It all started in 1962 when New York state law required kids in public schools to start the day with the Pledge and a prayer.
Some people opposed the sponsorship of religion in public schools. Stephen Engel was one of these people. He was Jewish and led the fight against such things occurring in classrooms.
Other parents stood behind him in his fight, but not everyone supported him. William Vitale, president of the school board, did not support. Little did they know their disagreement would go way beyond their school.
Engel argued on the basis of separation of church and state and a violation of the 1st ammendment. Vitale on the other hand, claimed that they were not establishing religion because they were providing a prayer only for those who wanted to say it.
The New York school thought they were in the right by providing a nonsectarian prayer for those who chose to participate, but the Supreme Court disagreed.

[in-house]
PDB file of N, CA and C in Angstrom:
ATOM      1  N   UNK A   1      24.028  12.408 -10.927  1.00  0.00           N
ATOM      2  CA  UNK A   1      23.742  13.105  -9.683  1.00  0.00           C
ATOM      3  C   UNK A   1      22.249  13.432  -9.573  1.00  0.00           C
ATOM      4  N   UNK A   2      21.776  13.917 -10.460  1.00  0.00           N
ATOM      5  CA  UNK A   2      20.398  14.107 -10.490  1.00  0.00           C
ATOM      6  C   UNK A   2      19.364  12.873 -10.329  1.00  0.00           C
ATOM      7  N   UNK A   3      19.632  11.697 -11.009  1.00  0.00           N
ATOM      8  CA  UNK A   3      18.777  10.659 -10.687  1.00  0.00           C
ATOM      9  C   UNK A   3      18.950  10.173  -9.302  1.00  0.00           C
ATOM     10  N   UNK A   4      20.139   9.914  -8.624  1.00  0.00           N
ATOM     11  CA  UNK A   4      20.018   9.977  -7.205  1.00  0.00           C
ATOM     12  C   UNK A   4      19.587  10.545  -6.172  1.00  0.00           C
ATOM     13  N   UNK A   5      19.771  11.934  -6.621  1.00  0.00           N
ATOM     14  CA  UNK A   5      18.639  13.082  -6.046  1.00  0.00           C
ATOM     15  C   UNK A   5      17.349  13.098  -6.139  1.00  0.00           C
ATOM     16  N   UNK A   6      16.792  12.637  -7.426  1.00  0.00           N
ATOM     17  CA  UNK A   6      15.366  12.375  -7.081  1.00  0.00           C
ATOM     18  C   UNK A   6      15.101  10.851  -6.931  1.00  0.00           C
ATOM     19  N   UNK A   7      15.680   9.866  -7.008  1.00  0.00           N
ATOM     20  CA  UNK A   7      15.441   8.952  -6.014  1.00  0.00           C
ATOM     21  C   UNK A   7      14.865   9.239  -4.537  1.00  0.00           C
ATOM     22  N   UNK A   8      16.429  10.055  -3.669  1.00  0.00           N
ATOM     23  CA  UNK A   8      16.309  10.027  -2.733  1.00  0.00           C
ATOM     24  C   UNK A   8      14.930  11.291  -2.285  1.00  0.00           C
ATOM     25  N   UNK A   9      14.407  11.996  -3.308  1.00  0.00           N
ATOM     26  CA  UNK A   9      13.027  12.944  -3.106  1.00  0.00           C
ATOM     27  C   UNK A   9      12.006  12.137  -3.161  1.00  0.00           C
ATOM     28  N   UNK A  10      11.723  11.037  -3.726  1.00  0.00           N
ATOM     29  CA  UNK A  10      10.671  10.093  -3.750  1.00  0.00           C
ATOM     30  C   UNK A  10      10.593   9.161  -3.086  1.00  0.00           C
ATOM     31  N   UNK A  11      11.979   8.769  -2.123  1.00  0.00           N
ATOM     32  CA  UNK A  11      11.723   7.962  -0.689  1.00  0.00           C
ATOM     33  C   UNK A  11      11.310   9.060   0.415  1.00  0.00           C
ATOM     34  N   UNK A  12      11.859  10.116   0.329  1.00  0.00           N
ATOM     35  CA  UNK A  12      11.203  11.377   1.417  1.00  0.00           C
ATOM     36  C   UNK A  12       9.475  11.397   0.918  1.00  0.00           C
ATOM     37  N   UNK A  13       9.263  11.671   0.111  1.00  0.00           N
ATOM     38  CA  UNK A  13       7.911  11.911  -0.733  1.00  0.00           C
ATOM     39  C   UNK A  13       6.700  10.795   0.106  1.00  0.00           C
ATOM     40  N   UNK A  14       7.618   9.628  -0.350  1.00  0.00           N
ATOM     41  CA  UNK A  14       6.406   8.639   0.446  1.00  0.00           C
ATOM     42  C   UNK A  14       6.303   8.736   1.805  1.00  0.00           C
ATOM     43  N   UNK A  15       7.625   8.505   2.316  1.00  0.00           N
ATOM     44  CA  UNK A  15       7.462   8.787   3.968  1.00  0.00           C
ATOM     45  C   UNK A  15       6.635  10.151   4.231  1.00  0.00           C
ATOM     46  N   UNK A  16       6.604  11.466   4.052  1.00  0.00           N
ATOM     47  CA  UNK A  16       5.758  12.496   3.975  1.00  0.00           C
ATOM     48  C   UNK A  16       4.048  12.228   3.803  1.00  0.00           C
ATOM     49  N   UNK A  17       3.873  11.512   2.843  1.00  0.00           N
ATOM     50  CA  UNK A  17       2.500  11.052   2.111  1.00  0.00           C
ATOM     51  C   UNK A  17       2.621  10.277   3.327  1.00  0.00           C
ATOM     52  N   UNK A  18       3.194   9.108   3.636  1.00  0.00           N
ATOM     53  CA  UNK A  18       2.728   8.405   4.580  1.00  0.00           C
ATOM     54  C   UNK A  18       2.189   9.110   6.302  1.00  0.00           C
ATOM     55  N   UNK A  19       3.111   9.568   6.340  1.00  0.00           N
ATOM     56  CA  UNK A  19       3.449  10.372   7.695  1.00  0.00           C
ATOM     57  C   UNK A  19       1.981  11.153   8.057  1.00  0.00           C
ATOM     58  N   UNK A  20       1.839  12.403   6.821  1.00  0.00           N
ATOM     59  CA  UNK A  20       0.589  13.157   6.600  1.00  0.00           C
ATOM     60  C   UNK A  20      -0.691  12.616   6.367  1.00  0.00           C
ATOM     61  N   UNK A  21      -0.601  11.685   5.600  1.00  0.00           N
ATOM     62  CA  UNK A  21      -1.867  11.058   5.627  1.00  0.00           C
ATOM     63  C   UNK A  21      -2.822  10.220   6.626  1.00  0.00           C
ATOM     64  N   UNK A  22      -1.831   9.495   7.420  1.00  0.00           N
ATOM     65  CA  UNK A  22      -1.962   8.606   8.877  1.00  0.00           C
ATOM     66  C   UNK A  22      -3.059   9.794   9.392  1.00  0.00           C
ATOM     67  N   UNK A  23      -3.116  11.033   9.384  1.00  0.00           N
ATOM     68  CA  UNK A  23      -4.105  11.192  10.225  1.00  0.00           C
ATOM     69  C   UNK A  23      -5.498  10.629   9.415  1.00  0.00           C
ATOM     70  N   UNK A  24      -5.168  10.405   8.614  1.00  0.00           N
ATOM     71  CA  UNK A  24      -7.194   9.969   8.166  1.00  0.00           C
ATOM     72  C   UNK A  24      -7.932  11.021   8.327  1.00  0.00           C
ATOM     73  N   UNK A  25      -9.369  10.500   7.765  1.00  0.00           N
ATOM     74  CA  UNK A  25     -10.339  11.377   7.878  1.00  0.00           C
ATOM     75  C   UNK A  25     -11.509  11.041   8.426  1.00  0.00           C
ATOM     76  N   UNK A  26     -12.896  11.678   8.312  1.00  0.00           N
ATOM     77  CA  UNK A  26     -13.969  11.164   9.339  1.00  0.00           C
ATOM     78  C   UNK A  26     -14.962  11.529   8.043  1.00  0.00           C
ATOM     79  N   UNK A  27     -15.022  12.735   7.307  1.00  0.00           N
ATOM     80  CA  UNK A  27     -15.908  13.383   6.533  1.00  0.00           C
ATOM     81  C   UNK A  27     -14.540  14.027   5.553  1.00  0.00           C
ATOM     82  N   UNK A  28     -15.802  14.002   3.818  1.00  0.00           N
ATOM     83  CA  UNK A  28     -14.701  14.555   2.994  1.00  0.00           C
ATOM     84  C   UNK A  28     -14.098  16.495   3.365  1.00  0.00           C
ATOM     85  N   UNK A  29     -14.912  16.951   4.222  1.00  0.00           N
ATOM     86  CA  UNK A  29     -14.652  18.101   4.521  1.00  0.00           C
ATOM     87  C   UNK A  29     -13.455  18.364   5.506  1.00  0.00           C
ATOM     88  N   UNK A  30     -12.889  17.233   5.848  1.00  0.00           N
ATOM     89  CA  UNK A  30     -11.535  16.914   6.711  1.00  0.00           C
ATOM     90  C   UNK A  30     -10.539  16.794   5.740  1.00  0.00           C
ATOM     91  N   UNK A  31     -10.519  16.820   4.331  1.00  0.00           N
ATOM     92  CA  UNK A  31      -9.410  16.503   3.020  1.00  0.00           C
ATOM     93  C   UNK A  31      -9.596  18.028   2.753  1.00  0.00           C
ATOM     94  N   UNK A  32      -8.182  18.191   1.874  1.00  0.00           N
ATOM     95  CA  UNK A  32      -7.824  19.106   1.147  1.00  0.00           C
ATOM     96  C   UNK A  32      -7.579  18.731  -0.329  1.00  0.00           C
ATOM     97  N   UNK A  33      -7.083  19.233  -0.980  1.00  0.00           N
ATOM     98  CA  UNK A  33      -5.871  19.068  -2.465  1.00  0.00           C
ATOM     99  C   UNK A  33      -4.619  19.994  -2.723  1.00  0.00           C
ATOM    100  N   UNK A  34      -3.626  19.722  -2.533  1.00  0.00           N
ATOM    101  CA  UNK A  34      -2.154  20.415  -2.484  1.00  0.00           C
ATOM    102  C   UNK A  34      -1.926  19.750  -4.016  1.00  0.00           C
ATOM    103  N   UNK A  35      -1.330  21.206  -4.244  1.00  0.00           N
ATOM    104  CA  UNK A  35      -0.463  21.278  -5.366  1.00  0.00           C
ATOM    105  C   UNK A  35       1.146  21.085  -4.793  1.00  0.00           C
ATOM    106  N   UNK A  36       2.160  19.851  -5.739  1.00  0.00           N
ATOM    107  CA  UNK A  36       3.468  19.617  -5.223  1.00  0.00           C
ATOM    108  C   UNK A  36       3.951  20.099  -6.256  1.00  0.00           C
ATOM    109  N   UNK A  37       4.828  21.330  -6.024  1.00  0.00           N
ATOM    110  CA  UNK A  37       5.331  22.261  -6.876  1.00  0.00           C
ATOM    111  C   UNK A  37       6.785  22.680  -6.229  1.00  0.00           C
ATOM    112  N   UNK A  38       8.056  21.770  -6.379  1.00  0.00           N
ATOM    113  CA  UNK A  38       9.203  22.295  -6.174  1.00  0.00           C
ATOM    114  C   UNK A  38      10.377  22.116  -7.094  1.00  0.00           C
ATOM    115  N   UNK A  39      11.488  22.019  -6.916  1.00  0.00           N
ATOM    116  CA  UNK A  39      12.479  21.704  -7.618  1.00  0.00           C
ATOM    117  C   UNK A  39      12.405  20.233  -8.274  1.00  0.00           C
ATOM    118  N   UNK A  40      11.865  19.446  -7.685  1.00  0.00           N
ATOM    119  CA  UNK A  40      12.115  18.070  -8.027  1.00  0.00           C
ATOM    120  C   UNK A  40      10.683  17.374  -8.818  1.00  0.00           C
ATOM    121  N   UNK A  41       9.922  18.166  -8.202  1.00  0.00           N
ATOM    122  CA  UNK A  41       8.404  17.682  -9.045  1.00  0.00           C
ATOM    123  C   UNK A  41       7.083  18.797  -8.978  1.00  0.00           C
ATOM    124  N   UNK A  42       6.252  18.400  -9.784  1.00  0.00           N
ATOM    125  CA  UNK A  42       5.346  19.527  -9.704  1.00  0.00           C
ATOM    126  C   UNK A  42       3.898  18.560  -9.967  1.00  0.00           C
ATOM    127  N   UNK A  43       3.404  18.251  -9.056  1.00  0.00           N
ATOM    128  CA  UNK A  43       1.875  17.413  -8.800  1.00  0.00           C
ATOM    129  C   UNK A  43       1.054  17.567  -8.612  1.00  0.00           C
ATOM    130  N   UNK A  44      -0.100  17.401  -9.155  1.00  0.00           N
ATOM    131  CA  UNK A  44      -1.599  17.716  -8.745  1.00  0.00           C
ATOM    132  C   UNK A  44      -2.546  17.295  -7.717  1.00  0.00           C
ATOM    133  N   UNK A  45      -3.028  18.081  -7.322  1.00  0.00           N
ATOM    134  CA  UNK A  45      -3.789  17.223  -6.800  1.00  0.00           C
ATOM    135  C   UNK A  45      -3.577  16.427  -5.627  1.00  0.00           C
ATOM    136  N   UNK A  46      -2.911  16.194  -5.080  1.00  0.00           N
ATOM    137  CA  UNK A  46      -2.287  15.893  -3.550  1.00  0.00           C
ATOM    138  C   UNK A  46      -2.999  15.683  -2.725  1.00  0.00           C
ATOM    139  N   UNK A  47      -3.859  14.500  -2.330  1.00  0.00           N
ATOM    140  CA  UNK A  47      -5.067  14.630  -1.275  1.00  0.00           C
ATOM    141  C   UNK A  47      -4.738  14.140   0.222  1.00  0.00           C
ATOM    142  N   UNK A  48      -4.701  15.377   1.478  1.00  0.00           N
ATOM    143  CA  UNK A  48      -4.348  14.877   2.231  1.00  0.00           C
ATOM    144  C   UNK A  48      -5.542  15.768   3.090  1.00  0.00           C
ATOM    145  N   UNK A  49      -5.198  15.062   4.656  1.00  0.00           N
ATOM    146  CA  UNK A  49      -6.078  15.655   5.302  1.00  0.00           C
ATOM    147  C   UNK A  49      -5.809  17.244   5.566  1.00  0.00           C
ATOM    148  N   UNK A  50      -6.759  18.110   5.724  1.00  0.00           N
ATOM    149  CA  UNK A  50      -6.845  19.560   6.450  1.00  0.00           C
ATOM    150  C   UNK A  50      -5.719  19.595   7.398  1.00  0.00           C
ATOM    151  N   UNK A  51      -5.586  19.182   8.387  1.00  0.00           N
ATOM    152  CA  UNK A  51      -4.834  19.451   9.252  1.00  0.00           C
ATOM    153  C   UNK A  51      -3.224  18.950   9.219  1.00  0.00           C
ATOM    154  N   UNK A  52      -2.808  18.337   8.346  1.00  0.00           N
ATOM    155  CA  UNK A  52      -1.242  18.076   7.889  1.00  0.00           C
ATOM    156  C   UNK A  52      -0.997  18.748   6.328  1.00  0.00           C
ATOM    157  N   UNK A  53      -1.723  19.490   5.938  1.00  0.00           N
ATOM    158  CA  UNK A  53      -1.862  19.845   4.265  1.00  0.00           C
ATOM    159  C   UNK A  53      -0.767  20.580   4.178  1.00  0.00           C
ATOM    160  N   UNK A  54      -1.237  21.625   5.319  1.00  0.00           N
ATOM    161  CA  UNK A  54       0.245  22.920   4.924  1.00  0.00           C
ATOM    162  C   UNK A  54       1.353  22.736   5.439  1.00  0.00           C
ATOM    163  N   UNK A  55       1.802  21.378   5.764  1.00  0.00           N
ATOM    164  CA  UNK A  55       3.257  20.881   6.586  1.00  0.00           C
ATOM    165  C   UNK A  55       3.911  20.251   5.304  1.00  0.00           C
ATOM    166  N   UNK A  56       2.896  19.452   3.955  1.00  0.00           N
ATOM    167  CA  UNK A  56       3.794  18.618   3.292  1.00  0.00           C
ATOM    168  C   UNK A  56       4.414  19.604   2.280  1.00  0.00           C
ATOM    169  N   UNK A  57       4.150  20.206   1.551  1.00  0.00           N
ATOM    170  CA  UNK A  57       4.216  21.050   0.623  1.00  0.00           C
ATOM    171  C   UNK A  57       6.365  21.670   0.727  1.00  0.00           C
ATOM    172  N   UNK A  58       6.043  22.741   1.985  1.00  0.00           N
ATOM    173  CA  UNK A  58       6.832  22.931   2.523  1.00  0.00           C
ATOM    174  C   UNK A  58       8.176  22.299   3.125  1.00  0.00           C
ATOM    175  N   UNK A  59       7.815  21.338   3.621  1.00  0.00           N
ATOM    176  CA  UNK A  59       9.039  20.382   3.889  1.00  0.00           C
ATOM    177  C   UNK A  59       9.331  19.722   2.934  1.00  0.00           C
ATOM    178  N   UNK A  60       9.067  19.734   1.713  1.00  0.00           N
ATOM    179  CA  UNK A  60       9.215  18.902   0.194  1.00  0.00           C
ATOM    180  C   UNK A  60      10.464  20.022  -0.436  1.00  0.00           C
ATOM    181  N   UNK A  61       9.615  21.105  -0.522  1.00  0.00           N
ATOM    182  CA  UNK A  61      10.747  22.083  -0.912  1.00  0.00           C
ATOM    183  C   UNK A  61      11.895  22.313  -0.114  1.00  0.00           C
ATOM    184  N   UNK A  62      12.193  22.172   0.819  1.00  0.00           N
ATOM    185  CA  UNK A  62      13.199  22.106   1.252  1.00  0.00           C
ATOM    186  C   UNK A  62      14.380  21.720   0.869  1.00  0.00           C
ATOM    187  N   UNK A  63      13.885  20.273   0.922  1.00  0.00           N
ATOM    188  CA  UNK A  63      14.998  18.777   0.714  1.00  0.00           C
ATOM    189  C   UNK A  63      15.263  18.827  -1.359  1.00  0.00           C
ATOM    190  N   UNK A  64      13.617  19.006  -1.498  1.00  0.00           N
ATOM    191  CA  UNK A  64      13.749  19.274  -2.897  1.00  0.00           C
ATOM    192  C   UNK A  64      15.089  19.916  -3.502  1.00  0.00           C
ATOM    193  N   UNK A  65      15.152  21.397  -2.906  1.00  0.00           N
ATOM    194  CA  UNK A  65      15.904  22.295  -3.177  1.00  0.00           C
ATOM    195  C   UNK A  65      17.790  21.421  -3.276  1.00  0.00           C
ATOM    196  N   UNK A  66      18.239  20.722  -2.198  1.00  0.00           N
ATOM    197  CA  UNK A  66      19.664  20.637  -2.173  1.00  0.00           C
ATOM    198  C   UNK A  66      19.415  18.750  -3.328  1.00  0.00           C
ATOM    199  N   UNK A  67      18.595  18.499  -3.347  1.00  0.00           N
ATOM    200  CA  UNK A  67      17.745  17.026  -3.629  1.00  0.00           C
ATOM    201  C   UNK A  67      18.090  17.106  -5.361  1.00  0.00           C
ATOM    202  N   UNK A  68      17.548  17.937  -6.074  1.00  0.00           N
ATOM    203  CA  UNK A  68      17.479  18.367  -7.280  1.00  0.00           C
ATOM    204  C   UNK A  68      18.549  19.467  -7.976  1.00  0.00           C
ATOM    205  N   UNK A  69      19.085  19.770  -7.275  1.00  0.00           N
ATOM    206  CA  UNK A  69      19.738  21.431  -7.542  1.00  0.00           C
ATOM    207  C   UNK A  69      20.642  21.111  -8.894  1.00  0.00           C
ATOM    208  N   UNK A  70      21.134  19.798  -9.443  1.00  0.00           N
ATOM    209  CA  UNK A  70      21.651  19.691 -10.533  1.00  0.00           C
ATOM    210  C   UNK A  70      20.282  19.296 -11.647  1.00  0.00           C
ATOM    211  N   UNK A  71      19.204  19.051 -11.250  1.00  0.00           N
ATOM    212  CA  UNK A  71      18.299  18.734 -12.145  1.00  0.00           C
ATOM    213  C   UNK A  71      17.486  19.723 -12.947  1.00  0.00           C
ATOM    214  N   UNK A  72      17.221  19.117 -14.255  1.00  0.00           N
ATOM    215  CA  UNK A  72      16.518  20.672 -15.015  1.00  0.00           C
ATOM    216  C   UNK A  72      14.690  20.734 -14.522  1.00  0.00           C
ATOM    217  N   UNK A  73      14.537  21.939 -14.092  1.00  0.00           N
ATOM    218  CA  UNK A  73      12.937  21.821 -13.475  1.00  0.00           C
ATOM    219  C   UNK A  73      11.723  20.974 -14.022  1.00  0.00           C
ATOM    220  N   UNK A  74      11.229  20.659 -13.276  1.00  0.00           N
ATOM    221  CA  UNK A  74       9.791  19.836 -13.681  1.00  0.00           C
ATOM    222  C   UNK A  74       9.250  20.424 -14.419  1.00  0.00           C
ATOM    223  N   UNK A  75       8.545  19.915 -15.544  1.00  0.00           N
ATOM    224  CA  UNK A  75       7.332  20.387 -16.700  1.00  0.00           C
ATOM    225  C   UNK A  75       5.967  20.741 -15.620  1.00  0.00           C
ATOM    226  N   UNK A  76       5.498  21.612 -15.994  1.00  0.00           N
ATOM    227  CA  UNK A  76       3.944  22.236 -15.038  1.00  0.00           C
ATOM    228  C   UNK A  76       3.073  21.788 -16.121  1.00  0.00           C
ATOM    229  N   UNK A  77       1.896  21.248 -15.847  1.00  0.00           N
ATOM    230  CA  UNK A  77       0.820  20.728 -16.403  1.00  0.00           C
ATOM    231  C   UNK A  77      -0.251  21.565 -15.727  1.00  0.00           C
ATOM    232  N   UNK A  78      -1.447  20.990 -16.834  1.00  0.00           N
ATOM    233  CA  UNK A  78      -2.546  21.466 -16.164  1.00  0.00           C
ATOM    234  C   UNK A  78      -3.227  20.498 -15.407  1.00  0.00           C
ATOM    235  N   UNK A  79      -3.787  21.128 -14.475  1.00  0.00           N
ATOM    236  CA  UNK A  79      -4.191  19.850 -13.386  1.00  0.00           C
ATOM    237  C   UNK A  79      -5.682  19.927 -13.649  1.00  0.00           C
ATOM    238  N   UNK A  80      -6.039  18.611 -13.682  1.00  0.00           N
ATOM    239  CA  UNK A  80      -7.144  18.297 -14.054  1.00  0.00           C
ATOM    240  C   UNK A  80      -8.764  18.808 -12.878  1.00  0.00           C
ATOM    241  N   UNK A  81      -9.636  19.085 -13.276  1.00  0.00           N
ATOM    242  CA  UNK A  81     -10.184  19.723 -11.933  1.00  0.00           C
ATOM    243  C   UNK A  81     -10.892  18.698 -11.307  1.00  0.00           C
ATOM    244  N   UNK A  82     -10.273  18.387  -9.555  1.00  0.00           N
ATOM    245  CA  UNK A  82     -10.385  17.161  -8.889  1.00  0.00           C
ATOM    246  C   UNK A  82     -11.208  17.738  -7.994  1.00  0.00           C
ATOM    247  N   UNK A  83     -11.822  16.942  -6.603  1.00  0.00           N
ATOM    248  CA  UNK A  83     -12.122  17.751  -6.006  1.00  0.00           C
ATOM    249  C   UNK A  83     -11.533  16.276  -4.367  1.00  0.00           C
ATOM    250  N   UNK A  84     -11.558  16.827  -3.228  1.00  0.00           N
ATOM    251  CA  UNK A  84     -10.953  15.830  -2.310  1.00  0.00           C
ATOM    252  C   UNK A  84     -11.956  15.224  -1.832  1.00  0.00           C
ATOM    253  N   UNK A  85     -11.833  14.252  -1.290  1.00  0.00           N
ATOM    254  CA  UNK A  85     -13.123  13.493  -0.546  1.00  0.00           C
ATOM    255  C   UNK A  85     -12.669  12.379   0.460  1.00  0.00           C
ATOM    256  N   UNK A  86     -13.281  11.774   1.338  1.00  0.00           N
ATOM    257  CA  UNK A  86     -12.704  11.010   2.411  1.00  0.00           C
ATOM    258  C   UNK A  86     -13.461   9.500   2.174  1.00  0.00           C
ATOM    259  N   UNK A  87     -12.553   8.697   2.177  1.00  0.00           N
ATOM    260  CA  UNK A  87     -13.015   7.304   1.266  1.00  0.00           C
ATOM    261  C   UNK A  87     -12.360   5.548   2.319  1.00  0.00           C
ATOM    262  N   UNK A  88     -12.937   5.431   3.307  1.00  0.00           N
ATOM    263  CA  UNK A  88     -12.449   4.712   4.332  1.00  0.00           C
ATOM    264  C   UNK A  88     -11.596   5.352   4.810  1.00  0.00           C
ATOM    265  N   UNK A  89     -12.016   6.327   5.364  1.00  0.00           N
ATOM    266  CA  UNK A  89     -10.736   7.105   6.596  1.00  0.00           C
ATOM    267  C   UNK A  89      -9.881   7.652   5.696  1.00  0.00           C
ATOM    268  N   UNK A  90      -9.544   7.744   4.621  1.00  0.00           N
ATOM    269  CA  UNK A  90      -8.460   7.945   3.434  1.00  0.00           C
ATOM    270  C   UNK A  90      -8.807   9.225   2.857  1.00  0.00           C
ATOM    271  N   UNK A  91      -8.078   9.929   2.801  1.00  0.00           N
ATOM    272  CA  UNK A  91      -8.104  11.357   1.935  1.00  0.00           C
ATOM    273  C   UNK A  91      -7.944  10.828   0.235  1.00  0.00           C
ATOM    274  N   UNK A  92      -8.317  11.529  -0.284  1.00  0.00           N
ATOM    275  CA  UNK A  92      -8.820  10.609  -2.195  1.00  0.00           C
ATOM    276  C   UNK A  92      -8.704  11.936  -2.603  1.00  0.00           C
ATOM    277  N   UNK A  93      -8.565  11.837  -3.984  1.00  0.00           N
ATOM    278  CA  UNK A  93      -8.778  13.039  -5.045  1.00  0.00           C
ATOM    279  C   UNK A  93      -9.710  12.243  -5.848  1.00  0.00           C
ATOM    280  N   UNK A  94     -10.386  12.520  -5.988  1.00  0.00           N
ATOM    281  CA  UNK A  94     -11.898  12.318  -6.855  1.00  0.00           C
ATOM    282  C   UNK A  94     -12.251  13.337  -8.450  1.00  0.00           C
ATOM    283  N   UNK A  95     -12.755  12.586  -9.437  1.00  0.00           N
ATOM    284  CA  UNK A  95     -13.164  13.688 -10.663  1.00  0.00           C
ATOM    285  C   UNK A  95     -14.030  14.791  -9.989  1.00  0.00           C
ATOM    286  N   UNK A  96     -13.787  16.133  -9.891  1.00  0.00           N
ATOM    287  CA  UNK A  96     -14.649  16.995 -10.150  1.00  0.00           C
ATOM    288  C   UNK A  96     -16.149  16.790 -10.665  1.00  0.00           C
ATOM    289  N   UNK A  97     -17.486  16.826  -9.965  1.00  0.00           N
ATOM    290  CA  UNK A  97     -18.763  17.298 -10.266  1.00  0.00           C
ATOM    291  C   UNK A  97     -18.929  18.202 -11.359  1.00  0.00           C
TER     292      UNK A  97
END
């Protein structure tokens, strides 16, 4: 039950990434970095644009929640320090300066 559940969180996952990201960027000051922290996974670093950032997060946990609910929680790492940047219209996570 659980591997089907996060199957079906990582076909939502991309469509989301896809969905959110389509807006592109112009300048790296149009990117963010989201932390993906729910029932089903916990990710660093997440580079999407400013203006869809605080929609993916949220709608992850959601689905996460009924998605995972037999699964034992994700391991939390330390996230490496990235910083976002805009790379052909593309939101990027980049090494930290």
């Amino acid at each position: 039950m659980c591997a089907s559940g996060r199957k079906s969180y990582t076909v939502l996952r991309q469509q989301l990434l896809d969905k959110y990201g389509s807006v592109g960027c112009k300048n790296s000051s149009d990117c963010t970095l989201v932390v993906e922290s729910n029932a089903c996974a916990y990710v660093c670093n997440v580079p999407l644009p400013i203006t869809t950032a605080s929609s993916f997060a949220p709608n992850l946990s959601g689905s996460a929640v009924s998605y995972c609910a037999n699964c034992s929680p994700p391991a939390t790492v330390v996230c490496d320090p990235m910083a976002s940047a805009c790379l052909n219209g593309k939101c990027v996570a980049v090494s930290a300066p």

“We think that by using its public school system to encourage recitation of the Regents' Prayer, the State of New York has adopted a practice wholly inconsistent with the Establishment Clause. There can, of course, be no doubt that New York's program of daily classroom invocation of God's blessings¦in the Regents' Prayer is a religious activity"
“To those who may subscribe to the view that because the Regents' official prayer is so brief and general [it] can be no danger to religious freedom, it may be appropriate to say in the words of James Madison, the author of the First Amendment 'Who does not see that the same authority which can establish Christianity, in exclusion of all other Religions, may establish with the same ease any particular sect of Christians, in exclusion of all other Sects?'“ said Justice Hugo Black.
The Supreme Court ultimately decided that prayers in a public school were unconstitutional. There would be no more required religion in any public school nationwide. THE END